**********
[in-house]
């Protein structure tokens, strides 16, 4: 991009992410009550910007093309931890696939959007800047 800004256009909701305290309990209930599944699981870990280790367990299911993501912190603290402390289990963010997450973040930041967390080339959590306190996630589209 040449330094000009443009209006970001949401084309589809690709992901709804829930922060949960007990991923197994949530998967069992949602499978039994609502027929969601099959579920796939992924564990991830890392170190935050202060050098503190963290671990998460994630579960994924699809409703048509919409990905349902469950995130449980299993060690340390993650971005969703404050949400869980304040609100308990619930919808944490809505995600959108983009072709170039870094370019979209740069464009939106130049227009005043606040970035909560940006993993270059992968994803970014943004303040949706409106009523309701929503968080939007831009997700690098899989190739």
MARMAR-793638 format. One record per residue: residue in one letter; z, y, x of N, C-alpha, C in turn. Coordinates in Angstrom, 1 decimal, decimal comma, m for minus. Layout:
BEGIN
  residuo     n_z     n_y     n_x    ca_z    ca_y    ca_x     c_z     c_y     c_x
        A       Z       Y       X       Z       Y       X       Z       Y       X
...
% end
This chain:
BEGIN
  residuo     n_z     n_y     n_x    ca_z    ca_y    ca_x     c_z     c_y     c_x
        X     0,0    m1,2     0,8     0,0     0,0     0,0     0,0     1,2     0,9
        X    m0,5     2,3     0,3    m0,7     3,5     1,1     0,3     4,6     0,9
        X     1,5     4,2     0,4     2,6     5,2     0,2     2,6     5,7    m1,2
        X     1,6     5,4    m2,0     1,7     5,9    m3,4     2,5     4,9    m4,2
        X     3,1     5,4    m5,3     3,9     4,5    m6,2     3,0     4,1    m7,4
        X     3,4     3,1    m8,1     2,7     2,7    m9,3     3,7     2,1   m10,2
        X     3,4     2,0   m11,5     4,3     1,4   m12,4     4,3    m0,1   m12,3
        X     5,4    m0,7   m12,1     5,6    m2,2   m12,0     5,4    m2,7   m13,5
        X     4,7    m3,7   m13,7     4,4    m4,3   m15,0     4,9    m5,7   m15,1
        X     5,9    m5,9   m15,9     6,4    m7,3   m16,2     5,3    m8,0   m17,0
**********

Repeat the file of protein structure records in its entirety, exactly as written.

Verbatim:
[in-house]
């Protein structure tokens, strides 16, 4: 991009992410009550910007093309931890696939959007800047 800004256009909701305290309990209930599944699981870990280790367990299911993501912190603290402390289990963010997450973040930041967390080339959590306190996630589209 040449330094000009443009209006970001949401084309589809690709992901709804829930922060949960007990991923197994949530998967069992949602499978039994609502027929969601099959579920796939992924564990991830890392170190935050202060050098503190963290671990998460994630579960994924699809409703048509919409990905349902469950995130449980299993060690340390993650971005969703404050949400869980304040609100308990619930919808944490809505995600959108983009072709170039870094370019979209740069464009939106130049227009005043606040970035909560940006993993270059992968994803970014943004303040949706409106009523309701929503968080939007831009997700690098899989190739």
MARMAR-793638 format. One record per residue: residue in one letter; z, y, x of N, C-alpha, C in turn. Coordinates in Angstrom, 1 decimal, decimal comma, m for minus. Layout:
BEGIN
  residuo     n_z     n_y     n_x    ca_z    ca_y    ca_x     c_z     c_y     c_x
        A       Z       Y       X       Z       Y       X       Z       Y       X
...
% end
This chain:
BEGIN
  residuo     n_z     n_y     n_x    ca_z    ca_y    ca_x     c_z     c_y     c_x
        X     0,0    m1,2     0,8     0,0     0,0     0,0     0,0     1,2     0,9
        X    m0,5     2,3     0,3    m0,7     3,5     1,1     0,3     4,6     0,9
        X     1,5     4,2     0,4     2,6     5,2     0,2     2,6     5,7    m1,2
        X     1,6     5,4    m2,0     1,7     5,9    m3,4     2,5     4,9    m4,2
        X     3,1     5,4    m5,3     3,9     4,5    m6,2     3,0     4,1    m7,4
        X     3,4     3,1    m8,1     2,7     2,7    m9,3     3,7     2,1   m10,2
        X     3,4     2,0   m11,5     4,3     1,4   m12,4     4,3    m0,1   m12,3
        X     5,4    m0,7   m12,1     5,6    m2,2   m12,0     5,4    m2,7   m13,5
        X     4,7    m3,7   m13,7     4,4    m4,3   m15,0     4,9    m5,7   m15,1
        X     5,9    m5,9   m15,9     6,4    m7,3   m16,2     5,3    m8,0   m17,0